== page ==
By Janice S. Ellis, Ph.D., Kansas City, MO —
Black folk and white folk, alike, have some deep-seated and unflattering views about each other. Many are pervasive and, sadly, too often make us comfortable going about our daily lives disrespecting, judging and avoiding any meaningful association.
Here are some common views that control our thoughts and perceptions about each other, even though we may not readily express them.
White folk wonder why some black teenagers would rather sell drugs, shoot a fellow teenager for money or a jacket and rob the elderly. Black folk wonder why some white teenagers from wealthy and not-so wealthy neighborhoods choose to build bombs and go on shooting rampages and kill fellow classmates, teachers and family members.
White folk think there are more able-bodied black folk getting a free ride on the welfare rolls than there are whites. Black folk wonder why any able-bodied white person needs to be on welfare when they have an easier time getting gainfully employed than their black counterparts.
Black folk think affirmative action and set-asides are needed to level the playing field. White folk think such measures are reversed discrimination.
There are also those black folk and white folk who think none of the above. They understand that we all are the sum total of our experience, and that begins and is shaped by the family unit of which we are a part, along with the social, cultural and economic circumstances that play a role.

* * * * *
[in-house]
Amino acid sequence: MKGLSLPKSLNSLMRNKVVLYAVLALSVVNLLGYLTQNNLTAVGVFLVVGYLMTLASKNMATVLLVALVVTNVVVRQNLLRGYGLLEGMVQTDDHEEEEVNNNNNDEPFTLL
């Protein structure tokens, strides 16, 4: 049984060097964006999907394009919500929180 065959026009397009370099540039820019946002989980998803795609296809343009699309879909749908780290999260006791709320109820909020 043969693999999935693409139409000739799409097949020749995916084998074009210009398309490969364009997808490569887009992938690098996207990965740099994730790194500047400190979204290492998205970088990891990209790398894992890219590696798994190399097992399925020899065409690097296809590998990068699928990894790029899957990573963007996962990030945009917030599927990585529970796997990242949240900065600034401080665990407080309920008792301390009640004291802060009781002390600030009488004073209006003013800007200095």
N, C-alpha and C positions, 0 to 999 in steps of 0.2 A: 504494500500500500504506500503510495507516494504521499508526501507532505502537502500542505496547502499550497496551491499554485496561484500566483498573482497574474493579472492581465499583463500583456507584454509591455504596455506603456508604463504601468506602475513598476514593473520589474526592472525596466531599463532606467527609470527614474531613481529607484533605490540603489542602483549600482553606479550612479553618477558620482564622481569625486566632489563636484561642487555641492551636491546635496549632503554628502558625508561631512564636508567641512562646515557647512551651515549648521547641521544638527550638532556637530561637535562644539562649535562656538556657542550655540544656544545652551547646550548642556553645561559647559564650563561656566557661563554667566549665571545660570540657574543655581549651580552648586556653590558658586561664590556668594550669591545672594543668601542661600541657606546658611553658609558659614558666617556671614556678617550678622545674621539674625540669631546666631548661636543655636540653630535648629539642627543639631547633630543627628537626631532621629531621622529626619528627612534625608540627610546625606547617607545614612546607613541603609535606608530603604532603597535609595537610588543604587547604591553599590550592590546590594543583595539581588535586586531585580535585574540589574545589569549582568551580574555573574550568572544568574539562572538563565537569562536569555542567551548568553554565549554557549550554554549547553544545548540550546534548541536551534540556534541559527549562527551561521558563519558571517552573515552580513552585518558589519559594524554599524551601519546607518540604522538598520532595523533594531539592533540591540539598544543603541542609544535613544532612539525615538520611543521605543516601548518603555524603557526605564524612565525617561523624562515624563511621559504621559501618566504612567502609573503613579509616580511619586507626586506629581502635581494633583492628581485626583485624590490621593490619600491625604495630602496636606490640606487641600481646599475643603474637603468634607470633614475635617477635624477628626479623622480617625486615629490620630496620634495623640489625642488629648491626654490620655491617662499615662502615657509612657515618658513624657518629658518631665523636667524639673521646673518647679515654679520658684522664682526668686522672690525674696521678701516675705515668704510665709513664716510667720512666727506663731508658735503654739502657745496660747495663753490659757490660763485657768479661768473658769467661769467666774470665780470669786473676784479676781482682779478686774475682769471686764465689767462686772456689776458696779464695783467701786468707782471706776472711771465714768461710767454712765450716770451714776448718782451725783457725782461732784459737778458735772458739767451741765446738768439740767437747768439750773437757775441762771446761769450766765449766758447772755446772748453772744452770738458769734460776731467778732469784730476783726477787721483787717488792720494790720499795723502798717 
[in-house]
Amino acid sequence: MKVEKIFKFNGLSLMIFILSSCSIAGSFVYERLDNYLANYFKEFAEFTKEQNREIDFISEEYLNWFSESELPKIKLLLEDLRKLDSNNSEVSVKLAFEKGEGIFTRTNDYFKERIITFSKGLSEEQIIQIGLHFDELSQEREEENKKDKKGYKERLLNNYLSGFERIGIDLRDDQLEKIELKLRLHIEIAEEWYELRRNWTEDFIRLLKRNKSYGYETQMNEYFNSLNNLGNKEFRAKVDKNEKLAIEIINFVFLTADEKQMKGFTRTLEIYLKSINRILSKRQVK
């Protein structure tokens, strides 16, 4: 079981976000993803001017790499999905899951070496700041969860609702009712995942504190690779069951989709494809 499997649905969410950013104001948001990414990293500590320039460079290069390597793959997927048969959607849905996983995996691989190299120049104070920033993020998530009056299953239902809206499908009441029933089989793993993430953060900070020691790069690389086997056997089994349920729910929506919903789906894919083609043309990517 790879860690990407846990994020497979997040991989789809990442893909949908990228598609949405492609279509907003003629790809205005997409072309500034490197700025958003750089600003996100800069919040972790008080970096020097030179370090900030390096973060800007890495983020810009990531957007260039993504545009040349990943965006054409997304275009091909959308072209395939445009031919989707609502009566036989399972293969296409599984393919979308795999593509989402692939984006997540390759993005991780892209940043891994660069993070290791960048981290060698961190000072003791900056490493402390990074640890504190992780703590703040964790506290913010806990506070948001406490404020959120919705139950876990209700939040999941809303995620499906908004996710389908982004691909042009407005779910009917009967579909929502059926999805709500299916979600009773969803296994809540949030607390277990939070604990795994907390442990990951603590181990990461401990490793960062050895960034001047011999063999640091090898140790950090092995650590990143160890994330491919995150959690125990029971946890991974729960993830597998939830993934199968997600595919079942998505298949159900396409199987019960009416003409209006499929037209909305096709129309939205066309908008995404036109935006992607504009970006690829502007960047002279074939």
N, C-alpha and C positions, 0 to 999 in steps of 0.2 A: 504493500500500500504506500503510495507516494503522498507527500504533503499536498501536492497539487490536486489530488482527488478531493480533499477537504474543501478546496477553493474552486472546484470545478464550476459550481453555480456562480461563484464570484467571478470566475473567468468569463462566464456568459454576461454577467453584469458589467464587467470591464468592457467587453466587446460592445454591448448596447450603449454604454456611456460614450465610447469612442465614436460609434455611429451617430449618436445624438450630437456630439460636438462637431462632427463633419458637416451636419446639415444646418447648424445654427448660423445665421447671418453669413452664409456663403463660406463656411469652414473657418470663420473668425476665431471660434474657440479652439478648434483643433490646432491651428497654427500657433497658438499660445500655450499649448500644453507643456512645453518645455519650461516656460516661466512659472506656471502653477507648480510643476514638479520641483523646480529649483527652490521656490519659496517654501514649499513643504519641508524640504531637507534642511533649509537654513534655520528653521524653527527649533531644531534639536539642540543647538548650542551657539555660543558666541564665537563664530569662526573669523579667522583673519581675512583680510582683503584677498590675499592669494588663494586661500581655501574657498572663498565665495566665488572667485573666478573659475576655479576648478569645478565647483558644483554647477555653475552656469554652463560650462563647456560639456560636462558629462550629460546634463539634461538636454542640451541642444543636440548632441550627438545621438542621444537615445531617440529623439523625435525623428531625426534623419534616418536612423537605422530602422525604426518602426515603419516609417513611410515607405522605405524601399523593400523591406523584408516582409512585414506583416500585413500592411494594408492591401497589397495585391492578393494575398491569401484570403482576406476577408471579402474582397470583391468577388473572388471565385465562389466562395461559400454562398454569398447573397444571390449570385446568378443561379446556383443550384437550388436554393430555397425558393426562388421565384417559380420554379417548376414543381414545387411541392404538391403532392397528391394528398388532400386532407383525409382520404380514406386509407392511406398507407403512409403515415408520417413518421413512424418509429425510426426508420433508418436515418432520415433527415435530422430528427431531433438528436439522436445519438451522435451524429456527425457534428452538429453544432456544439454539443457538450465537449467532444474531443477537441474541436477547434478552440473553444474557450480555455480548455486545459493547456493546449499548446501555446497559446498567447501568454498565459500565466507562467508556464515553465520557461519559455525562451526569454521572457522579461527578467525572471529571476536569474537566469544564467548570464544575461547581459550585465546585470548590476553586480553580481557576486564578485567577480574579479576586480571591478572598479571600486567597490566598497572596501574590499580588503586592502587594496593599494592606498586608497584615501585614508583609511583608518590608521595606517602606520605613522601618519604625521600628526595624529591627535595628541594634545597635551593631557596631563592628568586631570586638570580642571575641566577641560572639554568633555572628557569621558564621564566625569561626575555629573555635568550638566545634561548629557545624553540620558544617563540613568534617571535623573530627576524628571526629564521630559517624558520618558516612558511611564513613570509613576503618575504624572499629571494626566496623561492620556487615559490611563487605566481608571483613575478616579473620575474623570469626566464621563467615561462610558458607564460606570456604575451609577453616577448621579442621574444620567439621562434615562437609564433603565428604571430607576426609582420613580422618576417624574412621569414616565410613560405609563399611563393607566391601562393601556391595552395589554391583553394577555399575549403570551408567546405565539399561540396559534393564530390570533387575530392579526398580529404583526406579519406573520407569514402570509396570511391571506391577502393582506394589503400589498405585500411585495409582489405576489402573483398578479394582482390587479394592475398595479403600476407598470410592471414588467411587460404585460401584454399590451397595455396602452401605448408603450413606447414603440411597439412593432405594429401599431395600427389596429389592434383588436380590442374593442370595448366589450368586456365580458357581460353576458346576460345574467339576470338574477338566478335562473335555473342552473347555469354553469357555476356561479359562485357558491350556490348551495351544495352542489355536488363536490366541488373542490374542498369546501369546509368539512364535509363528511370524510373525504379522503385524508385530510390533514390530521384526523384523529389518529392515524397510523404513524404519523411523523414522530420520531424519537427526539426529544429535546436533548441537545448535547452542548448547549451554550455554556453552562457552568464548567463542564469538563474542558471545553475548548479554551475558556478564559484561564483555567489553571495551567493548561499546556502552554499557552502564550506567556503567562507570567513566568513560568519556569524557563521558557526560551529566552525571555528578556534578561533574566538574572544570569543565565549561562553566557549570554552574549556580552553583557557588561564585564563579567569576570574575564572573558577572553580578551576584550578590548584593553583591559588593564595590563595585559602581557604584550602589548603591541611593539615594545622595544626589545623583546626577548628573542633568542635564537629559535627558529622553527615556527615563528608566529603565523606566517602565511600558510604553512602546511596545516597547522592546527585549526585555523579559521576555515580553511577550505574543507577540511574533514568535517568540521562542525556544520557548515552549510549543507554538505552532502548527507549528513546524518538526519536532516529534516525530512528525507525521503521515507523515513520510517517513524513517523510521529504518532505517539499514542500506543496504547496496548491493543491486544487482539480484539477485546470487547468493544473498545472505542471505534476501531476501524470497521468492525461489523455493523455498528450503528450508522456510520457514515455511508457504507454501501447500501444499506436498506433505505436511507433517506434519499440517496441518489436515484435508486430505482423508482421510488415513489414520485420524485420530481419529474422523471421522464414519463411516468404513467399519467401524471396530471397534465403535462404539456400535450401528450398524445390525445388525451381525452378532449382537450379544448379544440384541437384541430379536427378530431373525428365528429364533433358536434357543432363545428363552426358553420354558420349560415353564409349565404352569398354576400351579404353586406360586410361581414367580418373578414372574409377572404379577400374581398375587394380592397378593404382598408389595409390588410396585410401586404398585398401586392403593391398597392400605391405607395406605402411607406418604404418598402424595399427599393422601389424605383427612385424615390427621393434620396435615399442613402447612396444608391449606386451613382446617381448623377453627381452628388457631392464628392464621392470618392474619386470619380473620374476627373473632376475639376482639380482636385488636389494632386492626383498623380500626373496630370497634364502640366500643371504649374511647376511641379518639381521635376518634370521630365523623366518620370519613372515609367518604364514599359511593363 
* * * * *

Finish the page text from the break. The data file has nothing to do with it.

There are blacks and whites that have immovable faith in the human will and spirit to overcome adversity and impoverished conditions. They fervently believe that someday race will not define how we see each other, or how well we work to build stronger families for a better America through better education, gainful employment, quality housing, good neighborhoods and other supportive services.
There are black folk and white folk who recognize that the family unit holds the key. It must be strong. It must be healthy.
Irrespective of the situations we as people find ourselves – some we share as black and white families other we don’t – they did not come about overnight. Our children, and their actions good or bad, represent the culmination of values, beliefs, practices and conditions passed from one generation to another.
The American family unit – black or white – in all its forms is at a precarious time in its history. While some have been blessed with privilege, and others plagued and imperiled by paucity, promoting the health and well-being of all families, ultimately, holds the cure.
Black folk and white folk must get beyond the negative stereotypes prevalent among many of us, and begin to focus on the good that defines the majority of black folk and white folk.